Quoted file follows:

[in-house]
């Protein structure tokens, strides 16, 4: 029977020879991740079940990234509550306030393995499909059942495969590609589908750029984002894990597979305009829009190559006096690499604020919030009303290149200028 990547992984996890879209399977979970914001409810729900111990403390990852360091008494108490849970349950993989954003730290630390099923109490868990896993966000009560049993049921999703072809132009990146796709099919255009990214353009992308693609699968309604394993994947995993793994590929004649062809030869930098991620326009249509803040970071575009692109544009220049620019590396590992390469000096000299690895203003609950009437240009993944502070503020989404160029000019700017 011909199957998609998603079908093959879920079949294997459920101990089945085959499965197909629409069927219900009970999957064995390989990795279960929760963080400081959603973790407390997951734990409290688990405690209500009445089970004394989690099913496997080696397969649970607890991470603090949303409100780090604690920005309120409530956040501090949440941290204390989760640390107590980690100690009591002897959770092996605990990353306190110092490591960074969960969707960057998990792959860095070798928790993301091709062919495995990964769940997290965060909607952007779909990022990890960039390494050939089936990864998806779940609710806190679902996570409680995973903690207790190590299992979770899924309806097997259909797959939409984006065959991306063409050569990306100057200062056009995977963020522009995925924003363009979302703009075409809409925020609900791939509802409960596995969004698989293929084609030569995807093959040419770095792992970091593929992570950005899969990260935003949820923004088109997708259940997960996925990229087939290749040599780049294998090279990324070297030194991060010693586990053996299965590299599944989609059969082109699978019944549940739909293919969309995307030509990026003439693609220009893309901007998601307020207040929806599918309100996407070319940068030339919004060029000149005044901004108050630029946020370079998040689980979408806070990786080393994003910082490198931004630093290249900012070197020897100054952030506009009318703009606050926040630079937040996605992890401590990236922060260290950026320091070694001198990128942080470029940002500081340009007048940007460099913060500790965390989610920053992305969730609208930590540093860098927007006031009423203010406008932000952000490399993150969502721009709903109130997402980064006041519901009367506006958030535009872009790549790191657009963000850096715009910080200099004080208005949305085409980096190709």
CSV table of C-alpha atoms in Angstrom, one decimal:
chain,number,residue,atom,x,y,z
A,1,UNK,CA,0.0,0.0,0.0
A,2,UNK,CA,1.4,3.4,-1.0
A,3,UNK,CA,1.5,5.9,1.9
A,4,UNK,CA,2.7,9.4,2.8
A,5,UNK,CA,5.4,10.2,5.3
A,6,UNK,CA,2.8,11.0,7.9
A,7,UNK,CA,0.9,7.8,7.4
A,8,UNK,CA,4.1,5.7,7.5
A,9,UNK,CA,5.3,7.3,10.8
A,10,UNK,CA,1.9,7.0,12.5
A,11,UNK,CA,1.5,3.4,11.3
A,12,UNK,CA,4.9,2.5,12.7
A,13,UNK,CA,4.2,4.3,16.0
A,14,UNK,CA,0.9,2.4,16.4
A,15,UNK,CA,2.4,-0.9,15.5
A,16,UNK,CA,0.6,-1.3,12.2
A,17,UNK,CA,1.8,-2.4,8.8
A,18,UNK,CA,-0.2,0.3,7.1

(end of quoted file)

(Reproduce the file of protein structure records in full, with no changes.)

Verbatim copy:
[in-house]
């Protein structure tokens, strides 16, 4: 029977020879991740079940990234509550306030393995499909059942495969590609589908750029984002894990597979305009829009190559006096690499604020919030009303290149200028 990547992984996890879209399977979970914001409810729900111990403390990852360091008494108490849970349950993989954003730290630390099923109490868990896993966000009560049993049921999703072809132009990146796709099919255009990214353009992308693609699968309604394993994947995993793994590929004649062809030869930098991620326009249509803040970071575009692109544009220049620019590396590992390469000096000299690895203003609950009437240009993944502070503020989404160029000019700017 011909199957998609998603079908093959879920079949294997459920101990089945085959499965197909629409069927219900009970999957064995390989990795279960929760963080400081959603973790407390997951734990409290688990405690209500009445089970004394989690099913496997080696397969649970607890991470603090949303409100780090604690920005309120409530956040501090949440941290204390989760640390107590980690100690009591002897959770092996605990990353306190110092490591960074969960969707960057998990792959860095070798928790993301091709062919495995990964769940997290965060909607952007779909990022990890960039390494050939089936990864998806779940609710806190679902996570409680995973903690207790190590299992979770899924309806097997259909797959939409984006065959991306063409050569990306100057200062056009995977963020522009995925924003363009979302703009075409809409925020609900791939509802409960596995969004698989293929084609030569995807093959040419770095792992970091593929992570950005899969990260935003949820923004088109997708259940997960996925990229087939290749040599780049294998090279990324070297030194991060010693586990053996299965590299599944989609059969082109699978019944549940739909293919969309995307030509990026003439693609220009893309901007998601307020207040929806599918309100996407070319940068030339919004060029000149005044901004108050630029946020370079998040689980979408806070990786080393994003910082490198931004630093290249900012070197020897100054952030506009009318703009606050926040630079937040996605992890401590990236922060260290950026320091070694001198990128942080470029940002500081340009007048940007460099913060500790965390989610920053992305969730609208930590540093860098927007006031009423203010406008932000952000490399993150969502721009709903109130997402980064006041519901009367506006958030535009872009790549790191657009963000850096715009910080200099004080208005949305085409980096190709």
CSV table of C-alpha atoms in Angstrom, one decimal:
chain,number,residue,atom,x,y,z
A,1,UNK,CA,0.0,0.0,0.0
A,2,UNK,CA,1.4,3.4,-1.0
A,3,UNK,CA,1.5,5.9,1.9
A,4,UNK,CA,2.7,9.4,2.8
A,5,UNK,CA,5.4,10.2,5.3
A,6,UNK,CA,2.8,11.0,7.9
A,7,UNK,CA,0.9,7.8,7.4
A,8,UNK,CA,4.1,5.7,7.5
A,9,UNK,CA,5.3,7.3,10.8
A,10,UNK,CA,1.9,7.0,12.5
A,11,UNK,CA,1.5,3.4,11.3
A,12,UNK,CA,4.9,2.5,12.7
A,13,UNK,CA,4.2,4.3,16.0
A,14,UNK,CA,0.9,2.4,16.4
A,15,UNK,CA,2.4,-0.9,15.5
A,16,UNK,CA,0.6,-1.3,12.2
A,17,UNK,CA,1.8,-2.4,8.8
A,18,UNK,CA,-0.2,0.3,7.1